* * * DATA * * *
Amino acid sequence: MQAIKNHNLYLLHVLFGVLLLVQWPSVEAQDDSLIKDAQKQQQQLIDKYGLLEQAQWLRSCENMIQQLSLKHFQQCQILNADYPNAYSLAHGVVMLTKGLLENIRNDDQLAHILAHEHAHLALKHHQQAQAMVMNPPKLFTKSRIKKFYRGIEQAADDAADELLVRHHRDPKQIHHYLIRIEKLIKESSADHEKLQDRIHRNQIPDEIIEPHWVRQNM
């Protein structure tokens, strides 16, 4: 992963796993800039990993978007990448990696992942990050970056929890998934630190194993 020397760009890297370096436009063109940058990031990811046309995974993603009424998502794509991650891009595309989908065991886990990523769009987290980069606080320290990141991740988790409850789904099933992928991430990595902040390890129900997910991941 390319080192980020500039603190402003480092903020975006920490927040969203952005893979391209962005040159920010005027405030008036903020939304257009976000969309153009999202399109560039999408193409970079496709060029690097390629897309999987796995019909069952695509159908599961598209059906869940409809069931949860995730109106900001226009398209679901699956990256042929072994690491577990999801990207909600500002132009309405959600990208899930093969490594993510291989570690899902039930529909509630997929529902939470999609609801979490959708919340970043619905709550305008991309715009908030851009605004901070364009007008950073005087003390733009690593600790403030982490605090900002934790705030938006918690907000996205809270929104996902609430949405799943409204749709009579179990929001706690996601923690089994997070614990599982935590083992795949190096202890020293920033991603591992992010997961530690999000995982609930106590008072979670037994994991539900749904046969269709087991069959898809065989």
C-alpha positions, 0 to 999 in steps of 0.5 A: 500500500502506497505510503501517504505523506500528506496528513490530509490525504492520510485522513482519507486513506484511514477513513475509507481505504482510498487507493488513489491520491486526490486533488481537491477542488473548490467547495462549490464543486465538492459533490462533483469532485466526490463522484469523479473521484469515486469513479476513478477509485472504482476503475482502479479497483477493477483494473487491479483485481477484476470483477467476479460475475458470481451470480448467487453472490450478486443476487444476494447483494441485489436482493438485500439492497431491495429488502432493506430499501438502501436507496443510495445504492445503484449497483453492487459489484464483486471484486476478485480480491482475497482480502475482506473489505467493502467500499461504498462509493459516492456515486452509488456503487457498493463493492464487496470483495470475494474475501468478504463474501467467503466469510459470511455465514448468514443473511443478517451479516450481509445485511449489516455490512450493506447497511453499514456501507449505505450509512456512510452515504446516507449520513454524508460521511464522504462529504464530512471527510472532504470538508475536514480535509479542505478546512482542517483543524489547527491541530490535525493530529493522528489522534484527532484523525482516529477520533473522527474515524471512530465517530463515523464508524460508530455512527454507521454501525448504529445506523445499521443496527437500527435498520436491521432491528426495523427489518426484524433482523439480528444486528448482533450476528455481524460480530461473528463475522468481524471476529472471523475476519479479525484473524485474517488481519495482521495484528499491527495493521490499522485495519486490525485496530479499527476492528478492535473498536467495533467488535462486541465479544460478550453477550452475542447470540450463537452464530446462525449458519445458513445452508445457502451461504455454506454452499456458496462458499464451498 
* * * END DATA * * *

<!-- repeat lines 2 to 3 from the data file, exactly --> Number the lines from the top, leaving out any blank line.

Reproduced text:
């Protein structure tokens, strides 16, 4: 992963796993800039990993978007990448990696992942990050970056929890998934630190194993 020397760009890297370096436009063109940058990031990811046309995974993603009424998502794509991650891009595309989908065991886990990523769009987290980069606080320290990141991740988790409850789904099933992928991430990595902040390890129900997910991941 390319080192980020500039603190402003480092903020975006920490927040969203952005893979391209962005040159920010005027405030008036903020939304257009976000969309153009999202399109560039999408193409970079496709060029690097390629897309999987796995019909069952695509159908599961598209059906869940409809069931949860995730109106900001226009398209679901699956990256042929072994690491577990999801990207909600500002132009309405959600990208899930093969490594993510291989570690899902039930529909509630997929529902939470999609609801979490959708919340970043619905709550305008991309715009908030851009605004901070364009007008950073005087003390733009690593600790403030982490605090900002934790705030938006918690907000996205809270929104996902609430949405799943409204749709009579179990929001706690996601923690089994997070614990599982935590083992795949190096202890020293920033991603591992992010997961530690999000995982609930106590008072979670037994994991539900749904046969269709087991069959898809065989």
C-alpha positions, 0 to 999 in steps of 0.5 A: 500500500502506497505510503501517504505523506500528506496528513490530509490525504492520510485522513482519507486513506484511514477513513475509507481505504482510498487507493488513489491520491486526490486533488481537491477542488473548490467547495462549490464543486465538492459533490462533483469532485466526490463522484469523479473521484469515486469513479476513478477509485472504482476503475482502479479497483477493477483494473487491479483485481477484476470483477467476479460475475458470481451470480448467487453472490450478486443476487444476494447483494441485489436482493438485500439492497431491495429488502432493506430499501438502501436507496443510495445504492445503484449497483453492487459489484464483486471484486476478485480480491482475497482480502475482506473489505467493502467500499461504498462509493459516492456515486452509488456503487457498493463493492464487496470483495470475494474475501468478504463474501467467503466469510459470511455465514448468514443473511443478517451479516450481509445485511449489516455490512450493506447497511453499514456501507449505505450509512456512510452515504446516507449520513454524508460521511464522504462529504464530512471527510472532504470538508475536514480535509479542505478546512482542517483543524489547527491541530490535525493530529493522528489522534484527532484523525482516529477520533473522527474515524471512530465517530463515523464508524460508530455512527454507521454501525448504529445506523445499521443496527437500527435498520436491521432491528426495523427489518426484524433482523439480528444486528448482533450476528455481524460480530461473528463475522468481524471476529472471523475476519479479525484473524485474517488481519495482521495484528499491527495493521490499522485495519486490525485496530479499527476492528478492535473498536467495533467488535462486541465479544460478550453477550452475542447470540450463537452464530446462525449458519445458513445452508445457502451461504455454506454452499456458496462458499464451498 